People also underestimate, in my opinion, the value to a defense of being able to look at a lot of game film to diagnose tendencies and game-plan to take advantage of them.  Troy Smith's 2005 Penn State game (loss), Terrelle Pryor's 2009 Purdue game (loss) and Braxton Miller's 2012 Wisconsin game (close win) are examples of how bad good defensive coordinators can make good QBs look when given sufficient game film and a week to prepare.  Cardale still has that game or two in his future.

I think that's what we were seeing in JT late last season (and especially against Michigan with Mattison, one of the best defensive coordinators in the college game), when he didn't seem to be as sharp as he had been in earlier games.  But good QBs learn from those games and JT seems to be a very fast learner.  The improvement he made after the Virginia Tech loss is clear evidence of that.  (He actually played pretty darn well in that game and probably would have won it if WRs hadn't dropped certain throws or ran wrong routes late in the game leading to a TD interception return, but there were some key plays where he got flustered by the VT pressure and missed opportunities because he was no longer seeing the field.)

Still, Cardale winning the starting job wouldn't be a shocker either.  Because Cardale.  Enough said.  Almost. :)

Cardale's just got that wonderful, playful, winning aura about him that's a lot like Michael Jordan in his prime bringing the ball up court with his tongue hanging out about to drive for the game winning hoop with ten seconds on the clock.   And he'd still choke you over a game of checkers, but be quick to revive you so you could play again. :)

Comment 24 Jul 2015

I think Bollman sometimes gets a bad rap for the futility of his offensive "coordinating", due to having to operate under Tressel's constraint of "never put the D in a bad position and let's make sure we can get a good punt off".  I was really surprised I never actually saw a Tressel QB down the ball 10 yards back on third and long from the 35, just to give the punter more room.  You KNOW he wanted to. LOL.

One could argue Bollman only had a few games the second half of 2011 to actually run a good offense, games in which he both no longer had the Tressel handcuffs and had offensive players with enough experience to execute reasonably well, most importantly Braxton Miller getting comfortable at QB.  The Nebraska game offense was fairly unstoppable until Braxton got hurt and Bauserman/Bollman failed miserably trying to run a gameplan that Joe was ill-suited for or plays suited for Joe that the team hadn't practiced that week, if one wants to take a generous view and let Bauserman off the hook for just plain sucking :).

After shutting down the O to get the safe 17-7 win against Illinois in a very windy Champaign, the offense was also decent against Wisconsin, even excluding Braxton's great game-winning 40 yard TD pass to Devin Smith.  It spit and sputtered somewhat after that in the losses to Purdue and Penn State (both of which were winnable, and, to my mind, lost more because of individual player mistakes in execution, not the gameplan), but the Michigan game was excellent.  That game was lost because of bad defense.  Even so, if Braxton doesn't slightly overthrow a wide open Devier Posey streaking down the sideline in the last minute, that would have been a win. (And of course, if Posey had been available even a few more games maybe Miller's timing with him is better and that pass isn't missed at all.)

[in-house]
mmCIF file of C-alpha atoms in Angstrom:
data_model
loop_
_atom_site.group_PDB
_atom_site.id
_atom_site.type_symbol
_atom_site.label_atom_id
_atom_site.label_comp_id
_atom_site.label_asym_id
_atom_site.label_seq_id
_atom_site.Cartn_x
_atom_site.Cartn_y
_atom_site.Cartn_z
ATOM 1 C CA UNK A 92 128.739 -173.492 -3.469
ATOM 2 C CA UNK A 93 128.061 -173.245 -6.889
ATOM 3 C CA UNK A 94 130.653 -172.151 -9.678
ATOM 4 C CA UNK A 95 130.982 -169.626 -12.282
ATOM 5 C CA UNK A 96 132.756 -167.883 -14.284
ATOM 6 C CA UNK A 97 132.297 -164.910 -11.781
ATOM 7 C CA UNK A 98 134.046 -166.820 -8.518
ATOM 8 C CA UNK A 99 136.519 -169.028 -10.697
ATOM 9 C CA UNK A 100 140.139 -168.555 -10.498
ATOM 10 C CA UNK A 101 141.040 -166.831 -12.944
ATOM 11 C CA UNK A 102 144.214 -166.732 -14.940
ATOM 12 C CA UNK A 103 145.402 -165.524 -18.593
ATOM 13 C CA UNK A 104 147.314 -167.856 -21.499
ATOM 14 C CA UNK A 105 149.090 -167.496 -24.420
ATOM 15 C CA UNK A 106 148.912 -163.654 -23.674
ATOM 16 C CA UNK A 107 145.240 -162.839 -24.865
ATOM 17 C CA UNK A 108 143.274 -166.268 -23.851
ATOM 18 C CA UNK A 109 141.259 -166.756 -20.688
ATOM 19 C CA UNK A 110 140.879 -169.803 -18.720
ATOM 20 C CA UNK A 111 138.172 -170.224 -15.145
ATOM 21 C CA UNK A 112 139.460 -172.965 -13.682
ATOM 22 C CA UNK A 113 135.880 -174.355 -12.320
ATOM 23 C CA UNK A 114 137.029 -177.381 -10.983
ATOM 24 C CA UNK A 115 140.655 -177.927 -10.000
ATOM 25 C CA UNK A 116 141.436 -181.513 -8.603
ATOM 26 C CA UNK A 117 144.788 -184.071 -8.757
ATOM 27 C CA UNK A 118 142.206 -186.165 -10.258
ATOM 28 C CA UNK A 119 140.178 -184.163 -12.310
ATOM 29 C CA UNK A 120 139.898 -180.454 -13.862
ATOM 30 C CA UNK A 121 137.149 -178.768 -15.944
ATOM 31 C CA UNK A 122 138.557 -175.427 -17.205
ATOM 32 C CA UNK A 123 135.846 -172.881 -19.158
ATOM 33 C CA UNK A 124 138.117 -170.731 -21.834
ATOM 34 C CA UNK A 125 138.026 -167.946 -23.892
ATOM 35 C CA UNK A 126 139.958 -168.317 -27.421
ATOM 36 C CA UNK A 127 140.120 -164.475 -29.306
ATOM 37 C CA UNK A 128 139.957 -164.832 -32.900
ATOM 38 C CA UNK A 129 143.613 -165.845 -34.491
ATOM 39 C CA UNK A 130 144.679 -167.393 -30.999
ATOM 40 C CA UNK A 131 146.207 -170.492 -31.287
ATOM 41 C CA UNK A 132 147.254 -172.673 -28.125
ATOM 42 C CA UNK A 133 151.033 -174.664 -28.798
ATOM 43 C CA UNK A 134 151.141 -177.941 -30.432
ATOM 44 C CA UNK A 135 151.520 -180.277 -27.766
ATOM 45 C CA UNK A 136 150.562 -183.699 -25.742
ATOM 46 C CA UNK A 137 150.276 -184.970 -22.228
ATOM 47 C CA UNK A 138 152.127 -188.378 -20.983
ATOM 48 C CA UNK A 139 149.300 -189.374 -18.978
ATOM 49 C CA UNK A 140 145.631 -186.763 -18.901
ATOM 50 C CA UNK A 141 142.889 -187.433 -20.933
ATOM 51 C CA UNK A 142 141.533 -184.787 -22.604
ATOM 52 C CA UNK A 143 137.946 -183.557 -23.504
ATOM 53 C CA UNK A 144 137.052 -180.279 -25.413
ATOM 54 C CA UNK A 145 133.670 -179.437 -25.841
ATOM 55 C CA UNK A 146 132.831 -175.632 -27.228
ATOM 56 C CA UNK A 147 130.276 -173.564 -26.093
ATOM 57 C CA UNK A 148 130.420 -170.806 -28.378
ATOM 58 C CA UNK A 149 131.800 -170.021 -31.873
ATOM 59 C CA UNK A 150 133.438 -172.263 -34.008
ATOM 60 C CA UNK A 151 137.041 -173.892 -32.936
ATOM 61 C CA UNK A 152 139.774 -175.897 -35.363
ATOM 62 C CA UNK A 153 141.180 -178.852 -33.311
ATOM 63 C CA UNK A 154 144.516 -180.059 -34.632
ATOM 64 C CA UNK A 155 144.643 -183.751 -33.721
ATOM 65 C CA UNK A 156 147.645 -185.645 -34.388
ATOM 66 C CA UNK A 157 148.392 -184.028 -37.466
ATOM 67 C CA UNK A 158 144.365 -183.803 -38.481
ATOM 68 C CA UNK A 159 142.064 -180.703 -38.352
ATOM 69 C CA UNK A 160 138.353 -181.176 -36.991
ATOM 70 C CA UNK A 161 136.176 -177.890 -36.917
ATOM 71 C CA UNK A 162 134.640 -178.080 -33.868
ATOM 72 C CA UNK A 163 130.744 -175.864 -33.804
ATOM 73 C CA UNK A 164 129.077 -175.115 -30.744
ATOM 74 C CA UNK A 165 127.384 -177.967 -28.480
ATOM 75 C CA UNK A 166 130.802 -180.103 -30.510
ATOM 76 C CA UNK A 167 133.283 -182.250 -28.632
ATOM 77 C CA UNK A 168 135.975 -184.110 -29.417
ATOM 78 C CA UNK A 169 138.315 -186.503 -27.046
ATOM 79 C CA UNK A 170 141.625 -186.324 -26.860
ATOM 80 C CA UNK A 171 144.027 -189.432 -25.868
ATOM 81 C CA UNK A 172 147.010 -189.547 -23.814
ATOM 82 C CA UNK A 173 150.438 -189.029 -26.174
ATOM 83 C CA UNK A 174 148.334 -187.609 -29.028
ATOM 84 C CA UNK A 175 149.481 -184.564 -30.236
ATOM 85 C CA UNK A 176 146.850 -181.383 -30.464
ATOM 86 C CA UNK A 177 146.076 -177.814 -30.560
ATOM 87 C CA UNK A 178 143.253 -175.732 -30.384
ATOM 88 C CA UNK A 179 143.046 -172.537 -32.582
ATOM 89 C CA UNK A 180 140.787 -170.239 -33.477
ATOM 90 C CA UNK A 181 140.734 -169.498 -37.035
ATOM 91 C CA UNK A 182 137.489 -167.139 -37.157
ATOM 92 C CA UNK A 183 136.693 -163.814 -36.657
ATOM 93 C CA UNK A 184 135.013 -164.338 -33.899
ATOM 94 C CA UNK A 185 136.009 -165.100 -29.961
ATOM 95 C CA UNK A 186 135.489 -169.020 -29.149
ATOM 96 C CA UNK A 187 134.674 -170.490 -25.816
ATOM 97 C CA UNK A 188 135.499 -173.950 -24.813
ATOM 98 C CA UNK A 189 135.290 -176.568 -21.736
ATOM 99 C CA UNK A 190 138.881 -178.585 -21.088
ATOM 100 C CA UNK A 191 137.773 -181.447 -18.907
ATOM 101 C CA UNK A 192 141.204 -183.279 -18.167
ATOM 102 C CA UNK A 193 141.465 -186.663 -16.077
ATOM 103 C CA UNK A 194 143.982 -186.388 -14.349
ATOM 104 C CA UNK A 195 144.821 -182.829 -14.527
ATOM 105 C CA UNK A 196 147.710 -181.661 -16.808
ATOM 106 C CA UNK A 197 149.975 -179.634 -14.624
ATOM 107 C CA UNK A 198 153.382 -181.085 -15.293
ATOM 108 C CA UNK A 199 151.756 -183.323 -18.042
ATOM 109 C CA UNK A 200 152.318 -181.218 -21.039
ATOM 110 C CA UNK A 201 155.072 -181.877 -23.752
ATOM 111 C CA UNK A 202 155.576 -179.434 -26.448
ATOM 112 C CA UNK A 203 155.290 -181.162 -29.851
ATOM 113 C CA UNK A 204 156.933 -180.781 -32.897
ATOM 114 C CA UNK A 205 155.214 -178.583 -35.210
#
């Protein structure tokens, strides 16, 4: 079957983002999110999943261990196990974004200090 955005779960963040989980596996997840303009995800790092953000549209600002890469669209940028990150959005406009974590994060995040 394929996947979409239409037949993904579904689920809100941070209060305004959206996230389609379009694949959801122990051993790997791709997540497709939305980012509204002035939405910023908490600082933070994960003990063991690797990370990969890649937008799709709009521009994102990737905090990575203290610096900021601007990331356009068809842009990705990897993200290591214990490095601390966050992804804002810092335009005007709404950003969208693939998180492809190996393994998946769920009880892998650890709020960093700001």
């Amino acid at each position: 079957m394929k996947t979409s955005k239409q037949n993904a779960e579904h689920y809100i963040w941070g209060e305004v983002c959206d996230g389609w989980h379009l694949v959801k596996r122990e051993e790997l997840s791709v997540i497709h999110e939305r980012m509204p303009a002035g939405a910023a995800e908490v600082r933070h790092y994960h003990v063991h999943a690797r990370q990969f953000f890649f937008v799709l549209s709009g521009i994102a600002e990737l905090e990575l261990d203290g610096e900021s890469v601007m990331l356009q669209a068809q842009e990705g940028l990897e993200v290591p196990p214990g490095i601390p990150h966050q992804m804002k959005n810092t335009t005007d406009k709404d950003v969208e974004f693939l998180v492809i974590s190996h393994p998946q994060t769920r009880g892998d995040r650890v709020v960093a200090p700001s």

It's really hard, though, to come up with any excuses for Bollman's offensive line coaching.  One wonders what kinds of offensive numbers the 2005-2010 teams would have put up with someone like Ed Warriner developing the linemen (and less conservative playcalling).  I think Tressel really revelled in winning close games under pressure with great D and field position.  I guess the kindest thing that can be said about Bollman's line coaching is that it worked for the head coach.

Who knows? Take bad offensive lines and the 5-10 punts a game they result in away from Jim Tressel and maybe he's not nearly as successful.  Maybe that would've taken all of the fun out of it for him and he'd have just retired. :)

Comment 22 Jun 2015
This. Been there, done that. Young guys laugh at me when I tell them, "If she doesn't have a beautiful soul, don't even think about going there." A beautiful woman with an ugly soul is the most dangerous animal man has ever faced. Unless you truly are the heartless, cold-blooded bastard you egotistically imagine yourself to be and can hit it and get it, she's going to use you up until you have nothing left and then discard you like yesterday's trash. If you're lucky, she'll dump you for a better "prospect" early on. Most guys make the mistake of going back for more, or just one more time, and get further entangled. Big mistake. It's always the young guys that think "I'm invincible. She can't change me. I can handle this." No... you... can't.
Comment 22 Jun 2015
The funny thing is even if they are completely non-delusional thinking this is our best team in a decade, surely were going to be able to play with an Ohio State team we beat last year, especially in our place in a night game. And they may stay still get blown out about 55-17. It's way too early to say this will be our best team ever. Too many unpredictable intangibles go into determining team performance. But I have no hesitation in saying this IS the most talented team, top to bottom, in the history of Ohio State football.
Comment 19 Jun 2015
That pic will also be on his poster of "All I've known at Michigan is failure" in four years.
Comment 15 Jun 2015
That's kind of how I used to feel, but after seeing what he did with the offensive line last year it's time to pay the man and give him a chance to do it on a higher level. Without Ed Wariner and his slobs, there is no National Championship. I'd at least make him a very high paid assistant so he isn't tempted by one of those jobs that even Urban would find it hard to succeed at. But whenever he wants to leave, he has my blessing.
Comment 15 Jun 2015